The health system in most countries of WHO South-East Asia (SEA) Region face a serious challenge with the current convergence of factors such as the recent economic crisis, climate change, emergence of new infectious agents, rising burden of non-communicable diseases, and the continuing poor health indicators, especially the high child and maternal mortality. The situation has been further aggravated by the increasing emphasis on urban facilities for tertiary care. This focus is not limited to the private sector; public sector too spends the vast majority of its budget on urban hospital based care.
To respond effectively to these challenges, strategic thinking and strengthening of public health infrastructure and capacity is required today, as never before. This calls for enhancing efficiency of public health system, evidence based prioritisation and focusing on Equity and Social Justice in order to protect the poor and the most vulnerable populations. A basic tool for such decision making is Epidemiology. Epidemiology is the science that focuses on the distribution of health and of the determinants of deviations from health in populations.
The IEASEA Region website is an opportunity to bring together various stakeholders and create valuable learning experience on how to provide quality health services which reach out to all the population, regardless of their status, poverty, and location, with equity and social justice as prime guiding principles.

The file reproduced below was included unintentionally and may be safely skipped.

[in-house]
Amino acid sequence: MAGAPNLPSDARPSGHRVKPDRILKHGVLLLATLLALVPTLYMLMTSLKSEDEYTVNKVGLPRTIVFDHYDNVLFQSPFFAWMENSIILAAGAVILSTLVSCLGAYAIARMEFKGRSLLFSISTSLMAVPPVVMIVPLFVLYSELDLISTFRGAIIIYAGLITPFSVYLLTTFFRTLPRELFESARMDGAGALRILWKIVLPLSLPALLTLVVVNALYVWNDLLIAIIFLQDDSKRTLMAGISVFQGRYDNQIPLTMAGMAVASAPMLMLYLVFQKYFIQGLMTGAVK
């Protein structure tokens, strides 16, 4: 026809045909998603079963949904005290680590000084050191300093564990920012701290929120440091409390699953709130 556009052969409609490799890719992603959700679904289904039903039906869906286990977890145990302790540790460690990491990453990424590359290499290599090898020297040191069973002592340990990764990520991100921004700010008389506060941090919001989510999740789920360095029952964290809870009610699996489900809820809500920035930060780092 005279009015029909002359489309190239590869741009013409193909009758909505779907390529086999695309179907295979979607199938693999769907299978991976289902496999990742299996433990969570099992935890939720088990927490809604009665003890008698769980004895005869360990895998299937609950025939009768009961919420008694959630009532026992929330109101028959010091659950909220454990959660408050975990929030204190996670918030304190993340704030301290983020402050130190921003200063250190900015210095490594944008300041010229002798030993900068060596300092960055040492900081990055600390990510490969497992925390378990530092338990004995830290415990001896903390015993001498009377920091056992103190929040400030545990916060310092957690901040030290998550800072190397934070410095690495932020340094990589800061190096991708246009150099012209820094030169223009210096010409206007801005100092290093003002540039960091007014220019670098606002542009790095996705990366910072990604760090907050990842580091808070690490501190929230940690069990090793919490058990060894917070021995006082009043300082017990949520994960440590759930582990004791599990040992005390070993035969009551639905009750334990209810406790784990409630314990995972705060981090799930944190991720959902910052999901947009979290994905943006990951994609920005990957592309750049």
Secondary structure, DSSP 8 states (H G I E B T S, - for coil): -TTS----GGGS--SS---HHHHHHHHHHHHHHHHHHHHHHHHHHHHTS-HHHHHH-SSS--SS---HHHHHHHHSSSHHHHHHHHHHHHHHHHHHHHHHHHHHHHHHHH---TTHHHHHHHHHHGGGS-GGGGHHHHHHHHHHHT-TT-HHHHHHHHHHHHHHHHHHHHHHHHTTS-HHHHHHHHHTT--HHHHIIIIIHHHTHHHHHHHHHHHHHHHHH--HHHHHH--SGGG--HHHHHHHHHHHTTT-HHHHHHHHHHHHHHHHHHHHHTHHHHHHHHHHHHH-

Believing strongly that the tool of epidemiology has the potential to empower scientists and programme managers to accurately and reliably gather evidence about the relevance, severity, frequency of occurrence and course of specific diseases in the community, the website seeks to create an opportunity to demonstrate, share experiences and discuss about the application of epidemiological principles for public health action.
The main objective is to promote the role of epidemiology for public health action and advocate for its application for national program development and management, be it communicable diseases, non-communicable diseases, maternal and child health, environmental health or health system development.